- Pablo Bustelo
Es investigador principal (Asia-Pacífico) en el Real Instituto Elcano de Estudios Internacionales y Estratégicos, y profesor titular de Economía Aplicada en la Universidad Complutense de Madrid. Pionero de los estudios académicos sobre Asia-Pacífico en España. Es autor o coordinador de numerosos libros y ha escrito más de un centenar de artículos en revistas especializadas. Entre sus obras más recientes, cabe destacar los libros Estructura económica de Asia oriental (2004, con C. García e I. Olivié) y Chindia. Asia a la conquista del siglo XXI (2010), así como varios informes para el CESEDEN, el Círculo de Empresarios, el ICEX, el ICO o el Instituto Español de Estudios Estratégicos.
India with 1.200 million inhabitants is the largest democratic country in the world. Since 2003 it is starring in a spectacular economic boom, fundamentally based the international supply of services of information technologies (software and related services, call centers, financial and legal analyses, long distance medical diagnoses, etc.) and in the incipient export orientation of its manufacturing industry. This growth has manifested in the increasing political and cultural presence of India in the rest of the world. The country has actively participated in the G20 and BRICs summits, among other international meetings. Also, its societal aspects and cultural industry are becoming more known outside of the country.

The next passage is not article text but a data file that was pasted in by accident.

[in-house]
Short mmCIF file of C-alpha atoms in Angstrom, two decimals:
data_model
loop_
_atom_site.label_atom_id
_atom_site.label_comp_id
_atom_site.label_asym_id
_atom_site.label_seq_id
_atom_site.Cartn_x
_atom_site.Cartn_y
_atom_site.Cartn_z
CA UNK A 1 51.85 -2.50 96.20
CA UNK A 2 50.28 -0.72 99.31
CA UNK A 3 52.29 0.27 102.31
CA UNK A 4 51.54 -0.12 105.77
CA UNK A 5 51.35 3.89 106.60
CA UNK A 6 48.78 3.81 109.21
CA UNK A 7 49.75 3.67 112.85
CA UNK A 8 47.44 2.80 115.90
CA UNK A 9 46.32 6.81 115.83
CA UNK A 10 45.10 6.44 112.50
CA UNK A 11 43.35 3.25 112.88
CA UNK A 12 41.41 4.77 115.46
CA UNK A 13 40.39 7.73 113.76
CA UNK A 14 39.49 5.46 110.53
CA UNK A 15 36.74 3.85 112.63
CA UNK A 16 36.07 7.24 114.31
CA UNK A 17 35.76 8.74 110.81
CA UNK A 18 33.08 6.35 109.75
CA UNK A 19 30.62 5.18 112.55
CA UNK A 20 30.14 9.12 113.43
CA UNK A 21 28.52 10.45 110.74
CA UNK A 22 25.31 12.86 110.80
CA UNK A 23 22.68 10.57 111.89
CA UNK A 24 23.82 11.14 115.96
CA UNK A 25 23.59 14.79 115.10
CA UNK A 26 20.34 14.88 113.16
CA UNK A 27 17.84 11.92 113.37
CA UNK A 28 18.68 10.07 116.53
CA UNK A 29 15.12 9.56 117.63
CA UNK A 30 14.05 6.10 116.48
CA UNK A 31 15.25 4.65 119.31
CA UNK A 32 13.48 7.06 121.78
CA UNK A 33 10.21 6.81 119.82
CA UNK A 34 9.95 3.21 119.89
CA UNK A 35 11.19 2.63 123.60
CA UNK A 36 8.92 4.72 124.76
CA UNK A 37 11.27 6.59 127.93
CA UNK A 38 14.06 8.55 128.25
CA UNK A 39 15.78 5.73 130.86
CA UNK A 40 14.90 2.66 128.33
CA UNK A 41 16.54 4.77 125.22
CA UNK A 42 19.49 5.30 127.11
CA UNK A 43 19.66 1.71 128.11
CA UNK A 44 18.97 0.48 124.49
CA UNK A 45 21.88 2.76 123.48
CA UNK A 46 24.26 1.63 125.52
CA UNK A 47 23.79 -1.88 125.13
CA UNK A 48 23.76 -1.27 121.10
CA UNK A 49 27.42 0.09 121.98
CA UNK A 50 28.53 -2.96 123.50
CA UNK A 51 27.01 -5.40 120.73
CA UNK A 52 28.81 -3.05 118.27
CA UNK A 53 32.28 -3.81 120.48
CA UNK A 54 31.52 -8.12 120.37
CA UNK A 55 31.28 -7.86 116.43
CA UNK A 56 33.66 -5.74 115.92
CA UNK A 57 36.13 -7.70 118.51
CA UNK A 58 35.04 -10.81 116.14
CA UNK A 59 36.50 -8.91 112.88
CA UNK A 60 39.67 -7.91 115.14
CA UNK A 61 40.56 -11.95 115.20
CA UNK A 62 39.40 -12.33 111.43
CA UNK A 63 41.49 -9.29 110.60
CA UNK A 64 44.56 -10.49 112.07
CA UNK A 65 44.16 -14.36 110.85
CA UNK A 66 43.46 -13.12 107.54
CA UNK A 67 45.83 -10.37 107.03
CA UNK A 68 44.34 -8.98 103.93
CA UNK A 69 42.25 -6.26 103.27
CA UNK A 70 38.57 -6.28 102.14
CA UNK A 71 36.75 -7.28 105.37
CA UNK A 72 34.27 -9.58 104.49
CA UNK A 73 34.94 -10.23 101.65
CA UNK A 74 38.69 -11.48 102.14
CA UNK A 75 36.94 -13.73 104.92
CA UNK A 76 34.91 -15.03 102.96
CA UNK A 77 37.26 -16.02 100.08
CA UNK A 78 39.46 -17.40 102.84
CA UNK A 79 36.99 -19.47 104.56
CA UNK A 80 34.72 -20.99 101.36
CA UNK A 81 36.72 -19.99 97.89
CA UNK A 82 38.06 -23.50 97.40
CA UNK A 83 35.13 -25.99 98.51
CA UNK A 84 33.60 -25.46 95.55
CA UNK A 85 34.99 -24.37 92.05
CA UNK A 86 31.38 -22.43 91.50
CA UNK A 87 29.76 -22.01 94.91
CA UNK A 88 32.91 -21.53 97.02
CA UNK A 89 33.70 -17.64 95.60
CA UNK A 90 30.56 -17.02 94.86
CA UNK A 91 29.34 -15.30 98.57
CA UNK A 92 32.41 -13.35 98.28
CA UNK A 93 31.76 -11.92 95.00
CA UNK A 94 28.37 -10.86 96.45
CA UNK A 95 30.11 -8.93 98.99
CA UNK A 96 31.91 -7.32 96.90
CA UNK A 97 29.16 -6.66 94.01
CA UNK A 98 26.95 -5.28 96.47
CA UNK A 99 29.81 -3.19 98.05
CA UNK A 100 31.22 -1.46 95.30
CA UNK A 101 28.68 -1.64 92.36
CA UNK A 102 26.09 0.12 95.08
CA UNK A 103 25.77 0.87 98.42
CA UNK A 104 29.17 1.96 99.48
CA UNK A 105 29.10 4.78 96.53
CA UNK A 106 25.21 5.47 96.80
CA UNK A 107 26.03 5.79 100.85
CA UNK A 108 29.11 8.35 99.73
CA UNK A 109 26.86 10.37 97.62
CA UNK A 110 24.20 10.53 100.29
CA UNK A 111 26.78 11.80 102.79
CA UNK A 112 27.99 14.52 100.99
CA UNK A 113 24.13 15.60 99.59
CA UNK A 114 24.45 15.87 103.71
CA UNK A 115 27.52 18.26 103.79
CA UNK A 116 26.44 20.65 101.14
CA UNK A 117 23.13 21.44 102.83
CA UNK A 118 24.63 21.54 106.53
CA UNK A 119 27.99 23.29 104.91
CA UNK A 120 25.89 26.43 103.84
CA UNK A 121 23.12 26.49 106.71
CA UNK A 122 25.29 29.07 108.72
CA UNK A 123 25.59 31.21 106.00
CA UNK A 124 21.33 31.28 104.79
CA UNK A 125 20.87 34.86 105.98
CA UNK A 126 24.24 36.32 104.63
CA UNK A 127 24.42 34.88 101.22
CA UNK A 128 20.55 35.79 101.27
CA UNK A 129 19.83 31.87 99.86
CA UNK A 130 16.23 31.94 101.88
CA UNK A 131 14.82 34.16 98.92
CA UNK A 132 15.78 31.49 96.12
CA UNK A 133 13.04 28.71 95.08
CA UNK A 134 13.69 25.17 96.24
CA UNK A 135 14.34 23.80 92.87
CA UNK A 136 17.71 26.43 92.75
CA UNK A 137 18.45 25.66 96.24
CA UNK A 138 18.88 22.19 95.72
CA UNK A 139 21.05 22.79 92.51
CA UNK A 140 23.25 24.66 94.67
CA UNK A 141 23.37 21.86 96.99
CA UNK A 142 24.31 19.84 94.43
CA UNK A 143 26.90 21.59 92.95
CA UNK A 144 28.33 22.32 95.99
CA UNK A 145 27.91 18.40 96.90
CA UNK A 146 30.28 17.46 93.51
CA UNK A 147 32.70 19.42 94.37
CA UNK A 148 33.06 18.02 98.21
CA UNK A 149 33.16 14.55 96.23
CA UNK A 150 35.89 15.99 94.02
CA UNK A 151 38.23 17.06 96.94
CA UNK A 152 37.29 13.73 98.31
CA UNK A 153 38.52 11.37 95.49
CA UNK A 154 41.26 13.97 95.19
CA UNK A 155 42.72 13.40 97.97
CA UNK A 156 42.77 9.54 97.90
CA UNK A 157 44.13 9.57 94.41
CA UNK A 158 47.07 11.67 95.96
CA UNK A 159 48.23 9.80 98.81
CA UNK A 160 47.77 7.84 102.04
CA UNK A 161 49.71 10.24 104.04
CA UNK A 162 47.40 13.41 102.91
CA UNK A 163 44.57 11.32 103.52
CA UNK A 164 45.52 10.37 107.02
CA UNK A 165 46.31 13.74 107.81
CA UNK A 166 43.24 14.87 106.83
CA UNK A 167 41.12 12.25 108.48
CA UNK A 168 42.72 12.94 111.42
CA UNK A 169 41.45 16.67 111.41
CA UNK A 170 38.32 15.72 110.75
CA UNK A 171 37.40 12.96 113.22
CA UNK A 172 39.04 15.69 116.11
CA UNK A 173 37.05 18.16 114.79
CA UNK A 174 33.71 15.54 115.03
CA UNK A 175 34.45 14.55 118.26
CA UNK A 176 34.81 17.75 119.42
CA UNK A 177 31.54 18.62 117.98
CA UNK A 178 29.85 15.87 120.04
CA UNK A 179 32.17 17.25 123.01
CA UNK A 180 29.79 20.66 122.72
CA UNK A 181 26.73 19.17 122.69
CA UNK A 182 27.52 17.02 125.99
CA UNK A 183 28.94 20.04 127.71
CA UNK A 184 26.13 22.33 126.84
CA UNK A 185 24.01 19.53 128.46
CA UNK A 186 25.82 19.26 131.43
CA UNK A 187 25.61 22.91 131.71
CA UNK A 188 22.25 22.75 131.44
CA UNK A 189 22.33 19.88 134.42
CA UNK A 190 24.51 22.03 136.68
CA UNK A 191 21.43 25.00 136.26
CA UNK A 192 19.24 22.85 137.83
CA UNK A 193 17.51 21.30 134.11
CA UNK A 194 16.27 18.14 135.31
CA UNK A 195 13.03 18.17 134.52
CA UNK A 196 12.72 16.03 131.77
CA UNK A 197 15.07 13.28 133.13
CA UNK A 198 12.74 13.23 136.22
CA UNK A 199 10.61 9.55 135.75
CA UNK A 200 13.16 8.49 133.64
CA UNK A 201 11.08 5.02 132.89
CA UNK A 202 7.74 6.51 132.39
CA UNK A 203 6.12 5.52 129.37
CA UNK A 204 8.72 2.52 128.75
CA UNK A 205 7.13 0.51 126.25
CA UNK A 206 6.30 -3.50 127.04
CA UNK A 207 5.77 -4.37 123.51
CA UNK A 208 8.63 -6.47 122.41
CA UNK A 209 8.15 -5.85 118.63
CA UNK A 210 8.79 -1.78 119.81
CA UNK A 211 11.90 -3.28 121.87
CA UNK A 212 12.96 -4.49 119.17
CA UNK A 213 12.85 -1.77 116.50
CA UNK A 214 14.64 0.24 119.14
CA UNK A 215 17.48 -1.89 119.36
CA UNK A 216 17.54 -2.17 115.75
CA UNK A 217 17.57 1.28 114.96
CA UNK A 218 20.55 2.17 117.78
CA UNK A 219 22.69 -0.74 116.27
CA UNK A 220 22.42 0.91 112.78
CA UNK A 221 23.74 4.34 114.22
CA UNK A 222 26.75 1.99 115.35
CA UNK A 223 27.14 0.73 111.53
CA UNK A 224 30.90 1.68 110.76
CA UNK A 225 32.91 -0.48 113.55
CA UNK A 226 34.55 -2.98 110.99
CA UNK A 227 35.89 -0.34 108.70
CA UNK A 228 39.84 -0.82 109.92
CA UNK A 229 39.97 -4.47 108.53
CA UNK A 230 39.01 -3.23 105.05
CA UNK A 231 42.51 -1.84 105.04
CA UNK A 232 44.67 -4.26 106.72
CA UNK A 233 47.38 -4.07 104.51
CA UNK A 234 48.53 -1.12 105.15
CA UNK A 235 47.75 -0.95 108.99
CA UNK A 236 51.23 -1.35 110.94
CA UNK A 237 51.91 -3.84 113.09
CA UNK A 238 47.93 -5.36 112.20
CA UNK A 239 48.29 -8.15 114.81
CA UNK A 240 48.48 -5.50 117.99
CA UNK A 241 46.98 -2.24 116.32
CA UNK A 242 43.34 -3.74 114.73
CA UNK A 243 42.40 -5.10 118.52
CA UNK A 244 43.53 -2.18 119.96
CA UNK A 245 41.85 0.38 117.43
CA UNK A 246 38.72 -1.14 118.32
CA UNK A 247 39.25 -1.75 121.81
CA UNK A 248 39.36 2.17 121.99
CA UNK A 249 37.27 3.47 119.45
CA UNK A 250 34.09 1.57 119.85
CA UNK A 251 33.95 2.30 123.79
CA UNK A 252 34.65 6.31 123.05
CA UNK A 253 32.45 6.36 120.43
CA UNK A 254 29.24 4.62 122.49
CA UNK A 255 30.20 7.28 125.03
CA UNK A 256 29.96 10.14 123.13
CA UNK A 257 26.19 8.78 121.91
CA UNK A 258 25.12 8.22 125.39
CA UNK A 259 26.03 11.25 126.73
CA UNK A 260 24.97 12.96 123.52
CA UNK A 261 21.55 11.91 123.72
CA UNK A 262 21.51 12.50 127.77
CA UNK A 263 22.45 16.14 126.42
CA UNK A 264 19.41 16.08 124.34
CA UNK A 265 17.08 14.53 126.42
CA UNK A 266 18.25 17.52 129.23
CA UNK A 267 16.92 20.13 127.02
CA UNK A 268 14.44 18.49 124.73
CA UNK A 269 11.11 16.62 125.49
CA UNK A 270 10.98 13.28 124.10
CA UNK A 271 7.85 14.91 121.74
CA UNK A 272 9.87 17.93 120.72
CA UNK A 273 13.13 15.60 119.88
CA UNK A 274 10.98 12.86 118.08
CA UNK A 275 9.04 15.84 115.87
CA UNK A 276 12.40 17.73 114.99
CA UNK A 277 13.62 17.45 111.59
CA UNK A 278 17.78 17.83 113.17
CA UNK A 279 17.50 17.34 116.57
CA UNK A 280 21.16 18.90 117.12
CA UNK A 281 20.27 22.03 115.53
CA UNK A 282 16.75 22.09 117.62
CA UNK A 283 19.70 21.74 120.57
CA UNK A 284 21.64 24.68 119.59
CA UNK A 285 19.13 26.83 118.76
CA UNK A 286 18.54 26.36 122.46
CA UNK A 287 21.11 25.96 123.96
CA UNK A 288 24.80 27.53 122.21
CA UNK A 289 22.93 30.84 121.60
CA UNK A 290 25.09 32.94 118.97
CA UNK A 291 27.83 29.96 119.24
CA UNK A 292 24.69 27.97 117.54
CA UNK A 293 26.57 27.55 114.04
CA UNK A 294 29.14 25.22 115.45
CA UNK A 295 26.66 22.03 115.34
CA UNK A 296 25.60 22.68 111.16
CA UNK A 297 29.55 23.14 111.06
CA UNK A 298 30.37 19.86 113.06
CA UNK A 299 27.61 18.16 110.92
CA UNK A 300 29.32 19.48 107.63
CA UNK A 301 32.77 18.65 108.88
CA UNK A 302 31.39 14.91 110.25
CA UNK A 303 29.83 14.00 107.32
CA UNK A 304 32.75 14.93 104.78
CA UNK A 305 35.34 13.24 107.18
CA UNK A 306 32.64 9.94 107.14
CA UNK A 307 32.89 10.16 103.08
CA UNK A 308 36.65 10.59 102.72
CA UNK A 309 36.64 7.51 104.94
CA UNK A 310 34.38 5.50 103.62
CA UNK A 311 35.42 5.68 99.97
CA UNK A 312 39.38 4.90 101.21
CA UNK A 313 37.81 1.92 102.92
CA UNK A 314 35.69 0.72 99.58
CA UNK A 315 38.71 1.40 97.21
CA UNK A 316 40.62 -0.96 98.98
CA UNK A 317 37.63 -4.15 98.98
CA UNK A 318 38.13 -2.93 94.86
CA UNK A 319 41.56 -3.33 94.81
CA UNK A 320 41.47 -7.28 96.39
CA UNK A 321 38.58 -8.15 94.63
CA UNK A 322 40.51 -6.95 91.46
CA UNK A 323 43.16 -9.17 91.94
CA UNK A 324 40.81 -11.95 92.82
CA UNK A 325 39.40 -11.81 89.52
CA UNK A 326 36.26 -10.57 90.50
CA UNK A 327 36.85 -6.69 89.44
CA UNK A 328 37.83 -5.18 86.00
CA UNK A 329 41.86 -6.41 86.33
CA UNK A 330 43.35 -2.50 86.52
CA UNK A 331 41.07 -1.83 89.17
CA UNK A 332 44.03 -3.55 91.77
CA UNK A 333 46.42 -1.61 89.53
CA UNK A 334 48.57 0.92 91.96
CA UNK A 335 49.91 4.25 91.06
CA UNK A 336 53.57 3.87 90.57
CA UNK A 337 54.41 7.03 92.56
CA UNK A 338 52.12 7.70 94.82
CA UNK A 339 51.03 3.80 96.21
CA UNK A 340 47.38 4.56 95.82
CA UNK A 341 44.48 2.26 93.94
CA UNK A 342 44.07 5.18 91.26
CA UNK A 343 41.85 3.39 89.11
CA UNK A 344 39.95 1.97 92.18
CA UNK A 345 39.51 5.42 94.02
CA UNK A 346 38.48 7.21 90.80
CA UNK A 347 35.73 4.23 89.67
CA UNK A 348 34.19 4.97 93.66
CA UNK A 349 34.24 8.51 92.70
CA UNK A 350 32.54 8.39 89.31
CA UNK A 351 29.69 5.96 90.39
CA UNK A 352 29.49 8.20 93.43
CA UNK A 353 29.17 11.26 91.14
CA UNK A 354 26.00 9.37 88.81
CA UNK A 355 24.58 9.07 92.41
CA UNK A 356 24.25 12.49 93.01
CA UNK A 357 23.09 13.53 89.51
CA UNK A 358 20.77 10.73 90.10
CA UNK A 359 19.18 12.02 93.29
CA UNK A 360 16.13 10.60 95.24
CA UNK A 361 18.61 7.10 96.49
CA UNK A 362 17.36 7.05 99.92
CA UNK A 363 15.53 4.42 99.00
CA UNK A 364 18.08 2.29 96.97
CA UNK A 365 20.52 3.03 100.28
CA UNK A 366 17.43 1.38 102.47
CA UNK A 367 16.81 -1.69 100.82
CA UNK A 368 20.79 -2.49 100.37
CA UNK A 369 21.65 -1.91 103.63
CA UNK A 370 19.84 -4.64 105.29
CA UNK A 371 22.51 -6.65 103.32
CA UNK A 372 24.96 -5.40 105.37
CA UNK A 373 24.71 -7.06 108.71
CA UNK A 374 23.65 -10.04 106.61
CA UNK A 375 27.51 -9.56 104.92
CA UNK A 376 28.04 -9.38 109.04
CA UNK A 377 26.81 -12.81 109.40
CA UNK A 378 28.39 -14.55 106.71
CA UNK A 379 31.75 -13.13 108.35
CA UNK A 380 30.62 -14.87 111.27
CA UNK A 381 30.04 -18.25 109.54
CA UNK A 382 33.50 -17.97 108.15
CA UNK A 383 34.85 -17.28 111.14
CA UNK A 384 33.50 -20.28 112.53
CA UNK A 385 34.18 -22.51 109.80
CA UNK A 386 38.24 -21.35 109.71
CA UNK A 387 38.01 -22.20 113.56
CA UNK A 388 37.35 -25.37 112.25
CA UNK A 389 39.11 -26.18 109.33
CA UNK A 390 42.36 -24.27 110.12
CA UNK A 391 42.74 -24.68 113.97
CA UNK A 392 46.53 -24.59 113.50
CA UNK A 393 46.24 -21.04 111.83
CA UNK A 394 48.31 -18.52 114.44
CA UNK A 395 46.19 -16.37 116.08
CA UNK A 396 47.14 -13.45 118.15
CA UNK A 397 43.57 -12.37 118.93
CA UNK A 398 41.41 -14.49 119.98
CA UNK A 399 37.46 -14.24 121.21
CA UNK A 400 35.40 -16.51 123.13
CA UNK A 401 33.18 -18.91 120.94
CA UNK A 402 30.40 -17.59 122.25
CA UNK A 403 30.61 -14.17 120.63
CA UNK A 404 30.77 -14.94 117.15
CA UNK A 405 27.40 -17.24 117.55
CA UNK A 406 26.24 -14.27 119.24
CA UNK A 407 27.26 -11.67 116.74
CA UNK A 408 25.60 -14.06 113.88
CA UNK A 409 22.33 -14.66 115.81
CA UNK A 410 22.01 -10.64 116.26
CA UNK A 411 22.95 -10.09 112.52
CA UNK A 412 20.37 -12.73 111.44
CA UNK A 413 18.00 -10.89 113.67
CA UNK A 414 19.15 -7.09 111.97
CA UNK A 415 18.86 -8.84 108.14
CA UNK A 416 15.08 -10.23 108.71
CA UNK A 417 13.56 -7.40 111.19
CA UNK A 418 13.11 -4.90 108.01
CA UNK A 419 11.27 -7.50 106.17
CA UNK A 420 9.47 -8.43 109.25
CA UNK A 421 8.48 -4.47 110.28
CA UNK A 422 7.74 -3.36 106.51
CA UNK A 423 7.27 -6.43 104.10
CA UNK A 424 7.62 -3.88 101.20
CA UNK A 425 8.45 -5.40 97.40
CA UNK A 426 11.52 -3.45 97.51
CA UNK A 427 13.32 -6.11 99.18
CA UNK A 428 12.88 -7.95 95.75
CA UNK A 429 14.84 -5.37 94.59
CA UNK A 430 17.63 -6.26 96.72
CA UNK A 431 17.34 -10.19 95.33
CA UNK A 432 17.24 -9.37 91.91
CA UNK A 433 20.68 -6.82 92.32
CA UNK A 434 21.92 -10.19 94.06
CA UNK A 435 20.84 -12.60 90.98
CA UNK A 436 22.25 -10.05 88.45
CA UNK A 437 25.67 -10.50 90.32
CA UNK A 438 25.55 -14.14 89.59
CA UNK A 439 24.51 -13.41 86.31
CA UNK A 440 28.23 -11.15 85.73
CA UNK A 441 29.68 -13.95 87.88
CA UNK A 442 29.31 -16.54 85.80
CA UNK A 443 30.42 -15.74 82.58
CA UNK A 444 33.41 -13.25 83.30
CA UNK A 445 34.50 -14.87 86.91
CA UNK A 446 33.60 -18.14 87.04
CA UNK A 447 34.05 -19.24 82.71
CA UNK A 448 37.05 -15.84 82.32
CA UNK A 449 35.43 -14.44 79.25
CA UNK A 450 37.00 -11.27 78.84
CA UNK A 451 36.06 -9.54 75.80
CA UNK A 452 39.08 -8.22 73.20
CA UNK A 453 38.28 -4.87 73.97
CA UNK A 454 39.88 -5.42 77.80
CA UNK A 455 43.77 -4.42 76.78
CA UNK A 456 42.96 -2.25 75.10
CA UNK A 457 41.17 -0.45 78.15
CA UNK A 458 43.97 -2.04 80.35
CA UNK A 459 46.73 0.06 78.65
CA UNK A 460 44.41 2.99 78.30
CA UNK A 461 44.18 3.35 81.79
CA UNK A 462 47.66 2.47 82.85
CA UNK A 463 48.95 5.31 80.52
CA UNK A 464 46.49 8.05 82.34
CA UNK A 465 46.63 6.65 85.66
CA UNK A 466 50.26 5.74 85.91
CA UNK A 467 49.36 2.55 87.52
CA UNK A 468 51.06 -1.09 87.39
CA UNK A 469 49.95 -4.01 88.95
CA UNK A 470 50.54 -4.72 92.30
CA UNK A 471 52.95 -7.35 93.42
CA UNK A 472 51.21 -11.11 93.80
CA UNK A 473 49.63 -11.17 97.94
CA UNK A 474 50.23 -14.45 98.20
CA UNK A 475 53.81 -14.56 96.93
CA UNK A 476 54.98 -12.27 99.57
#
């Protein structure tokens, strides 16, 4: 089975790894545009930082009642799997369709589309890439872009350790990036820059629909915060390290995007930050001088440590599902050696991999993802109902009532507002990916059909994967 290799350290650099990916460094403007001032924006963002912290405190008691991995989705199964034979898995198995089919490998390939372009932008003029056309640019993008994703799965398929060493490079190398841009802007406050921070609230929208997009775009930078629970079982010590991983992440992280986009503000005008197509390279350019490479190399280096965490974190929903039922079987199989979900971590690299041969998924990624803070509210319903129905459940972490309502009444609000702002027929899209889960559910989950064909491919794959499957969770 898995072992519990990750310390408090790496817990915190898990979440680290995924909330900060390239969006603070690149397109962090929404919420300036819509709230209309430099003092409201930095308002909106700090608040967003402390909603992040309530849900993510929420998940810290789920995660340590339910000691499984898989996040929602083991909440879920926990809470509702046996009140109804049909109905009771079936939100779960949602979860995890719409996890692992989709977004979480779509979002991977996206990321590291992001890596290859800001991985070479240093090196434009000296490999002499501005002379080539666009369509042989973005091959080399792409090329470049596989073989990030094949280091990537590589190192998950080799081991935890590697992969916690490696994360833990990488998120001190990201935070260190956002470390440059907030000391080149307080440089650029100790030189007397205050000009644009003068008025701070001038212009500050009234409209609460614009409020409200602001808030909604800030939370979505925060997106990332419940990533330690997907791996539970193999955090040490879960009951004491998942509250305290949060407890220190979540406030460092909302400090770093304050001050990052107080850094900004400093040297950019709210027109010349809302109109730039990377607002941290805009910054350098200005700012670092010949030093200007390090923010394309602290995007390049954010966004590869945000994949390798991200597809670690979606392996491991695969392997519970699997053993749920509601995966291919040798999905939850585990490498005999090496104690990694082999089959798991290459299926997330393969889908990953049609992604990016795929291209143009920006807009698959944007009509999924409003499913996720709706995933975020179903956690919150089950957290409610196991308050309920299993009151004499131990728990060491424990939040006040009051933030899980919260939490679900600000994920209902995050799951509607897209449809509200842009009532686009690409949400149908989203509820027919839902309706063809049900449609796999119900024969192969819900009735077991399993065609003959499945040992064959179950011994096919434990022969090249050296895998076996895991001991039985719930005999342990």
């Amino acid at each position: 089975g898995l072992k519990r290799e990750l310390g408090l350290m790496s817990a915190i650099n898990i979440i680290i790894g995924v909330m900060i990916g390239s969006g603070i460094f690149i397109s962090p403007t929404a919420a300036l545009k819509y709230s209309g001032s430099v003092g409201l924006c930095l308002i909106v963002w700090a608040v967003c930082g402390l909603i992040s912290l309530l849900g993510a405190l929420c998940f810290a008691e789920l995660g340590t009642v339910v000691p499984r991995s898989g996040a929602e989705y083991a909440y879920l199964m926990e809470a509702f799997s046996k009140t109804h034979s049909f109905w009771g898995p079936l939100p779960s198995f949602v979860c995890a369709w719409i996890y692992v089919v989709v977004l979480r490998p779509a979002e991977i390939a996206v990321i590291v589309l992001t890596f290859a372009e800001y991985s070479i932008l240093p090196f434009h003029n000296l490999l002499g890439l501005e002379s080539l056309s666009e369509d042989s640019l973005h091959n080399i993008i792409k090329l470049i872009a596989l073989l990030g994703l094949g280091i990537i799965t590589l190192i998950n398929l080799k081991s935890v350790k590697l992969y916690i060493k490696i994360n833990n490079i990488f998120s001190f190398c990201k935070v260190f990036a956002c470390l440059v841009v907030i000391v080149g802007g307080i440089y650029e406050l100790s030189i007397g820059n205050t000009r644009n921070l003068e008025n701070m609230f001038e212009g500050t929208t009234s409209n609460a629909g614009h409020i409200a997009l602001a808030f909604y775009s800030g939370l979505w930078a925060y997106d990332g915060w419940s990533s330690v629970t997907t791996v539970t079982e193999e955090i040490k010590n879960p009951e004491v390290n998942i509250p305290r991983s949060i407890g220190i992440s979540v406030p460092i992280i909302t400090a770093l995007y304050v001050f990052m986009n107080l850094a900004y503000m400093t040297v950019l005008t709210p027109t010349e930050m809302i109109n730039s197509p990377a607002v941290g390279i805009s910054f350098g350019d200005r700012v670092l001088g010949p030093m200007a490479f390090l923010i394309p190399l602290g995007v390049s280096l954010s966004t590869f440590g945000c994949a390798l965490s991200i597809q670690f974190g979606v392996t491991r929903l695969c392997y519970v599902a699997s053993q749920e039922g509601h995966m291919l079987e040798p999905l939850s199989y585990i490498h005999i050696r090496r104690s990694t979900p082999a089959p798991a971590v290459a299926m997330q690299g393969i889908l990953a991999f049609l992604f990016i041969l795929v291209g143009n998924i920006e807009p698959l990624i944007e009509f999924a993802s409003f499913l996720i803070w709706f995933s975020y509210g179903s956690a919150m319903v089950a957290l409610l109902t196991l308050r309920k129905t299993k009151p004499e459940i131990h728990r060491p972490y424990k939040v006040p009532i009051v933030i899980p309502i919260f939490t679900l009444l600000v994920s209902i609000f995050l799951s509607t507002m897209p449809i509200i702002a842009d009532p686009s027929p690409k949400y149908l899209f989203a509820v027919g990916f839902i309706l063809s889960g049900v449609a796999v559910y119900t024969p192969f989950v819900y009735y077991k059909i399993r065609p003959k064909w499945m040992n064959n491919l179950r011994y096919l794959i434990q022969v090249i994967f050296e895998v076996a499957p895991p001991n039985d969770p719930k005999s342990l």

The growth of India is set to continue. It is possible that in the next years their annual rates of economic growth overpasses even the ones of China. In less than fifteen years India could become the third largest economy on the world. It is believed that around 2050 its GDP could be the same as United States.
In order to consolidate this growth, India has a number of important advantages: a young population, a broad dissemination of the English language, and a democratic political system.
Nevertheless, India also presents notable drawbacks to be overcome or reduced to reach this consolidation: a still significant rate of poverty (75% of the population has a daily income of less than two dollars), the insufficient creation of employment in the service sector and in most part of the thriving industry, the bad quality of the infrastructures, sectarian violence, a conflicting geographical environment, etc.
In this conference we will present the outlines of the recent growth of India, as well as their perspectives. We will analyze the advantages and drawbacks of the country in their proposal to go from being a regional power to becoming a global superpower.